The revolution in application development powering the modern smartphone lifestyle gravitationally attracts healthcare users. Patients, clinicians, administrators, and users across the healthcare industry expect applications and services that mirror the flexible capabilities on offer from the likes of consumer titans such as Amazon and Apple. Programmers will soon be able to meet this demand with better access to comprehensive patient information that supports not just point of care applications but also for a vast array of other applications such as care management, care coordination, patient applications, analytics, public health, and clinical research.
Historically, healthcare has suffered no lack of standards intended to make it faster, cheaper, and easier to develop and maintain application software. IHE profile developers clearly contemplated the idea of reusable functionality. However, today’s workhorse HL7 messaging and X.12’s healthcare standards, while once considered state-of-the-art ways to implement loosely coupled applications that use data sprinkled around a network, have become outdated. Programmers lean heavily on these technologies to deploy functionality and move lots of computable data around the healthcare system. But computing has gone in a different direction and it’s time for healthcare to follow suit.
How can the industry better leverage modern ideas such as REST APIs, microservices, standard languages, and new kinds of databases? We plan to explore this question in the New Models for Data Sharing and App Development panel at Convergence on Oct. 5. We are privileged to have David McCallie, SVP of Cerner, Dan Nigrin, CIO of Children’s Hospital Boston, and Aashima Gupta, Global Head of Google Cloud’s Healthcare Solutions organization on this panel.
Programmers lean heavily on these technologies [like HL7 messaging and X.12 healthcare standards] to deploy functionality and move lots of computable data around the healthcare system. But computing has gone in a different direction and it’s time for healthcare to follow suit.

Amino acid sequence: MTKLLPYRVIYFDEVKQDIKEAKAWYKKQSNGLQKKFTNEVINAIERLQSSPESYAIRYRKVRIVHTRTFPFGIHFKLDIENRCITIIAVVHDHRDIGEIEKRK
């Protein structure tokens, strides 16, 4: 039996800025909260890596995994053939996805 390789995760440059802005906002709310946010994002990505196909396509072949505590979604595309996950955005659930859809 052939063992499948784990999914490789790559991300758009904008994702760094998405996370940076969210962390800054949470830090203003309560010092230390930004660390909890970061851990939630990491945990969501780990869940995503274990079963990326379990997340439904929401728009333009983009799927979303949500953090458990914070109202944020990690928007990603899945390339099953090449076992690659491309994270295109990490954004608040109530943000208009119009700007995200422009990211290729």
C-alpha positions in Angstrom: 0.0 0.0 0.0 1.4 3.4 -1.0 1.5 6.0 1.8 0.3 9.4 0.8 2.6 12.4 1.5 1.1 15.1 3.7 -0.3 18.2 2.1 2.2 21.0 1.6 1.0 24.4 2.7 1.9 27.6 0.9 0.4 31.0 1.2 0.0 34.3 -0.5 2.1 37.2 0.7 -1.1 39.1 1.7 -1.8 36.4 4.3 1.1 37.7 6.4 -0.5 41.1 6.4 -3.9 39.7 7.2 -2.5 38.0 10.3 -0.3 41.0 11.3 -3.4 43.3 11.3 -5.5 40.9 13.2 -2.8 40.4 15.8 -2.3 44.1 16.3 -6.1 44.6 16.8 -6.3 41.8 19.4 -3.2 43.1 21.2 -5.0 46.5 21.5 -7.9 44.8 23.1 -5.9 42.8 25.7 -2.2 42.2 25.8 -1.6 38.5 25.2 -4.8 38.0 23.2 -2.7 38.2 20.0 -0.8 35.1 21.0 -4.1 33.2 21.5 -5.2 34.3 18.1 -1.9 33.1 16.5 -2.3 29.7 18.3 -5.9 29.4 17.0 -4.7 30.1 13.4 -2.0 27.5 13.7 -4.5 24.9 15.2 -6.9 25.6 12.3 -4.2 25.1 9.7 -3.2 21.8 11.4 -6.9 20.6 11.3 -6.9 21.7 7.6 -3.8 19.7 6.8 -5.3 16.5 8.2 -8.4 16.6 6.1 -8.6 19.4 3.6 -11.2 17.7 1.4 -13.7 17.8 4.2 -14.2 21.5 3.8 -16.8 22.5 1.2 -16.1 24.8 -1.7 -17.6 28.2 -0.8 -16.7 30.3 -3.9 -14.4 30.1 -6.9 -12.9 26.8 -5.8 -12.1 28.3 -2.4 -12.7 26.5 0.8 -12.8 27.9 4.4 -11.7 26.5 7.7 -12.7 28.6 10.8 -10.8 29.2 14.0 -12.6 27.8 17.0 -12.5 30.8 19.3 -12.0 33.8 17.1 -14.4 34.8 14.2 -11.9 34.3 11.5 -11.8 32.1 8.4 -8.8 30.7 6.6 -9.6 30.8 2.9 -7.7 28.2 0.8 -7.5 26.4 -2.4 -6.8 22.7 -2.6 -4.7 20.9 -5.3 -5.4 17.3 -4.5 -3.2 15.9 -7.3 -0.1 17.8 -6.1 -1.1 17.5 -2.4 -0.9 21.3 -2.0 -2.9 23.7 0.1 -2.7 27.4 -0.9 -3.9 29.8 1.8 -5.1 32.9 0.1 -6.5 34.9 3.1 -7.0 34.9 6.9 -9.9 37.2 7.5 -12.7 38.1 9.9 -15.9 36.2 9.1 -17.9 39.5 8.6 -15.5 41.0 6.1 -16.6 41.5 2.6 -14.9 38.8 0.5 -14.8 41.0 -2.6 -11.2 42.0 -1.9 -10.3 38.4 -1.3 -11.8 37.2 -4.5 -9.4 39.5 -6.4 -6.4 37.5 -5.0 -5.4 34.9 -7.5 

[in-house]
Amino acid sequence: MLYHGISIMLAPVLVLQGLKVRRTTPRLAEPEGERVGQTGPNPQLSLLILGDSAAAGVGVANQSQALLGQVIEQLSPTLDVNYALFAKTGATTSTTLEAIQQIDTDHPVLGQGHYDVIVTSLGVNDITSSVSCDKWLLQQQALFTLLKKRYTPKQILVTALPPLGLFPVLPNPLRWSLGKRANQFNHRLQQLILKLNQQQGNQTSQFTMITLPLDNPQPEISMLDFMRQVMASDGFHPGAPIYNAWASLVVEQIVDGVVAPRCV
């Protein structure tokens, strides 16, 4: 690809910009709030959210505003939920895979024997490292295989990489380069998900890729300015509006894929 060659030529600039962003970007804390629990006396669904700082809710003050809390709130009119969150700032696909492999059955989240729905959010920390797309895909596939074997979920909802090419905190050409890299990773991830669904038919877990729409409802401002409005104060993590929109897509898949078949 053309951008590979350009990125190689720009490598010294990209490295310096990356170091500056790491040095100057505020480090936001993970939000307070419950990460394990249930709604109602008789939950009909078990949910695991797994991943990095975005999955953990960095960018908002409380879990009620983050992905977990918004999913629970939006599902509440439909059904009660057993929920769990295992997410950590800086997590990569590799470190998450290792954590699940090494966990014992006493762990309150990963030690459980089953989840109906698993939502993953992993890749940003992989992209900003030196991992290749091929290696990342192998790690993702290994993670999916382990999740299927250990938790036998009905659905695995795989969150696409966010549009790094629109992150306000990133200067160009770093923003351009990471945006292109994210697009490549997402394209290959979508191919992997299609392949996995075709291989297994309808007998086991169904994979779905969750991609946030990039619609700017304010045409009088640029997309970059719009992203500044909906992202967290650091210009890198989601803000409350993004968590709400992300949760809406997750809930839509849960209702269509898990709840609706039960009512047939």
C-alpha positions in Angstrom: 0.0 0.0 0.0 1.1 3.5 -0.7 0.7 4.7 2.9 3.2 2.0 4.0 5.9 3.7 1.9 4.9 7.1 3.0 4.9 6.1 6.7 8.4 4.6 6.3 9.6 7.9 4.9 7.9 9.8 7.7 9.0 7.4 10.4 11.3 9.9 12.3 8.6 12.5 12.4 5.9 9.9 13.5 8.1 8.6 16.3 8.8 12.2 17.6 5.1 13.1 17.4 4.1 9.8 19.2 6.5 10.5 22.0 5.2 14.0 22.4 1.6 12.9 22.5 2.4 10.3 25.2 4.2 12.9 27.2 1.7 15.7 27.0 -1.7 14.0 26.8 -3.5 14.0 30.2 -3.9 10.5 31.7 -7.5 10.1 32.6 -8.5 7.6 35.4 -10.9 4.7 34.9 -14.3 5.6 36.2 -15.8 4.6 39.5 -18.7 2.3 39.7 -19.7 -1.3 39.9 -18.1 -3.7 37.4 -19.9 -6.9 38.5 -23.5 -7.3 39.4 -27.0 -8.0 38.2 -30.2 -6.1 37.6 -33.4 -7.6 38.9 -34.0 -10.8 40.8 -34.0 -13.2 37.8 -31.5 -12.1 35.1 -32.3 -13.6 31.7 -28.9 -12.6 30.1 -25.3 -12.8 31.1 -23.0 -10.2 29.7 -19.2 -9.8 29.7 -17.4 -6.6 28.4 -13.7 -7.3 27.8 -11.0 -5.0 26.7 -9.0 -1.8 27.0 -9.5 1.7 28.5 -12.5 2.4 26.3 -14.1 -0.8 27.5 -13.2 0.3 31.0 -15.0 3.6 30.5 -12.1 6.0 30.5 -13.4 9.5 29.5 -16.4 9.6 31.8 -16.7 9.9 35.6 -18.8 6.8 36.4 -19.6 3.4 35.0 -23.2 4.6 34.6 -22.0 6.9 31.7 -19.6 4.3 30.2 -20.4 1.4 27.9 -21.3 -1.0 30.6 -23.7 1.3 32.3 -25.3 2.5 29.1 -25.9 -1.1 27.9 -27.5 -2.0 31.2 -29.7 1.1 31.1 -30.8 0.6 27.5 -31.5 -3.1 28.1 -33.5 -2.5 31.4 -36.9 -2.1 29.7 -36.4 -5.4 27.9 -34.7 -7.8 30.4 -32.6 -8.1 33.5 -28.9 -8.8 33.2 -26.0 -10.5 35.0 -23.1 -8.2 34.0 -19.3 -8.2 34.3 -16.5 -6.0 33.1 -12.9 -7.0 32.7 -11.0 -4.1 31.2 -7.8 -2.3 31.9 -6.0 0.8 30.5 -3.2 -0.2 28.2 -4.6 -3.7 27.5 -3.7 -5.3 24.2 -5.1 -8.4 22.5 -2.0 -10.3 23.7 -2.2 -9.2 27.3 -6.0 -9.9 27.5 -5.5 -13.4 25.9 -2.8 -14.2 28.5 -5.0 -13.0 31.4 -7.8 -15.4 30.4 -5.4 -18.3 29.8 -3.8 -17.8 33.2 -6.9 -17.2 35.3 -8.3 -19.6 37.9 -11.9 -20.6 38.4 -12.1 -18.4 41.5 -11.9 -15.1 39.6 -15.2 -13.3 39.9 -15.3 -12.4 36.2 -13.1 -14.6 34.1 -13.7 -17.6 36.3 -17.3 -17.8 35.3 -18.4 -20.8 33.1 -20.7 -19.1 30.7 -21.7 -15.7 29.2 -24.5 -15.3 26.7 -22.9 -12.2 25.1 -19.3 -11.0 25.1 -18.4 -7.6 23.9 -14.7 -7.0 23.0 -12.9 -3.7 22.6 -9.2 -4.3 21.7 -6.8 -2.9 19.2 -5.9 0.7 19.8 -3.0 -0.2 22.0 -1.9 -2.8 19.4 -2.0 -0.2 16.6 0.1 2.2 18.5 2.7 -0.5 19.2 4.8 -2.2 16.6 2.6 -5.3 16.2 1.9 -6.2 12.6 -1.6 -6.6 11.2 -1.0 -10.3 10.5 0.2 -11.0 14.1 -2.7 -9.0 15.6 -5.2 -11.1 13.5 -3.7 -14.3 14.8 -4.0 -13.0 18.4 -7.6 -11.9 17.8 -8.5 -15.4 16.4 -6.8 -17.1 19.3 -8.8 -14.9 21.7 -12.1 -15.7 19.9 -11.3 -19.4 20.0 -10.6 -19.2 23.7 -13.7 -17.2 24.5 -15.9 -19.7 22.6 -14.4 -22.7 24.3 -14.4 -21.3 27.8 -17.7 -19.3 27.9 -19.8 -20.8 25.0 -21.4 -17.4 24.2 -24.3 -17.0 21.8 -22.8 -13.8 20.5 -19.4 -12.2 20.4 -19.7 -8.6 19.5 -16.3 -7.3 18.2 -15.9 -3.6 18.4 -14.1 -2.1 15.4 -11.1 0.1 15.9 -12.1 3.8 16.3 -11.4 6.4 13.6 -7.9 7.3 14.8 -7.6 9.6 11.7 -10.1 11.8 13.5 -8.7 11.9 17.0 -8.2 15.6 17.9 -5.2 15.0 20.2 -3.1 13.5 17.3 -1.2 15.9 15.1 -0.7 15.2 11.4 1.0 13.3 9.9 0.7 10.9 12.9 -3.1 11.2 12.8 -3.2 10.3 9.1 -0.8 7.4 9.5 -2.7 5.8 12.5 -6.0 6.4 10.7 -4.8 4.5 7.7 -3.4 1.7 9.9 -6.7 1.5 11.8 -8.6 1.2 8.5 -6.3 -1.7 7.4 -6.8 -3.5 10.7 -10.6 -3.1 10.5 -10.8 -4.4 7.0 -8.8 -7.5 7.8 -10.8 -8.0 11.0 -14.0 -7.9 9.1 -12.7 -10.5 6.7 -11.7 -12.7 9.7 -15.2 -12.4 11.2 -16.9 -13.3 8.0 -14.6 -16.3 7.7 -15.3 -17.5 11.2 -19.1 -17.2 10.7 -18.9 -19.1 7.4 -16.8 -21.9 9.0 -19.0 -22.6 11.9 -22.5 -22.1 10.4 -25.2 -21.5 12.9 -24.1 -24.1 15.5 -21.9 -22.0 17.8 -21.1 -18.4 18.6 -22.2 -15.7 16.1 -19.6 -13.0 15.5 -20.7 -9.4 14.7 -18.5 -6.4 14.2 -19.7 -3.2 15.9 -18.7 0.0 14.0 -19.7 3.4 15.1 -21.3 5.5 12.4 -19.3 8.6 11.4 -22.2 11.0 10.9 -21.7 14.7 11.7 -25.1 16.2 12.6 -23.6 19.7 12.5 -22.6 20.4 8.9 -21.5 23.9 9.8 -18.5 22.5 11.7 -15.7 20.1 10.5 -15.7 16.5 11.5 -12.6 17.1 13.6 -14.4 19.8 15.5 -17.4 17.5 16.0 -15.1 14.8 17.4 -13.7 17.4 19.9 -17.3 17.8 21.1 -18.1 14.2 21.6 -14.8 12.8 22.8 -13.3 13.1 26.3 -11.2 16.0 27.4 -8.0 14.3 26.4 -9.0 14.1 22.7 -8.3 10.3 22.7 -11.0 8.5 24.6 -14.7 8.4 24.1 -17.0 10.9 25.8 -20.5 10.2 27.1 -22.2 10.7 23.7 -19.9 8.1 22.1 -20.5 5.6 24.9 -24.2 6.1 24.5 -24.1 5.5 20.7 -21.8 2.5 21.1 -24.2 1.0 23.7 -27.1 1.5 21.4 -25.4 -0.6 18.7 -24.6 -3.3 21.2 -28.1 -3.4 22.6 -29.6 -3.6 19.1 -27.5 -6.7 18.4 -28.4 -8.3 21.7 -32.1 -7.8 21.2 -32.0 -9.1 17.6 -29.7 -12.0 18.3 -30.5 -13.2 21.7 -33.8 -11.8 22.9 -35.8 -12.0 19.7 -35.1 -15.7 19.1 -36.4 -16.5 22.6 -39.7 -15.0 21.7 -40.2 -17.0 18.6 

These are some of the topics we plan to unpack:
Key Enabling Standards. FHIR makes data easier to get at, while SMART on FHIR provides a way for application front ends to get an authorized patient context and build on existing applications. APIs based on these standards, accompanied by streamlined rules of the road, will provide programmers with a more straightforward way to access data and build applications. Effective API-based programs are relatively new for most healthcare players, and many will need help from vendors to develop and to implement them.
More Data, Organizations, and Users. Payers and providers will soon be coping with more data, more connections to other organizations, and more different kinds of users. The coming tsunami of data from devices and patients themselves will be used in lots of ways. Payers and providers are seeking out the social determinants of health for individual patients and populations to get a better understanding of care needs and risk. Social service agencies can facilitate access or provide some of this data and will also want access to data from payers and providers. Payer interest in participating in public HIEs is growing strongly.
Where From Here? While efforts to measure interoperability are under consideration, many urge caution. How will we know when the industry has achieved peak data sharing?
We hope you will join us as we dive into some of the implications of moving beyond EHR-centric legacy standards and proprietary development tools to the new world of open development.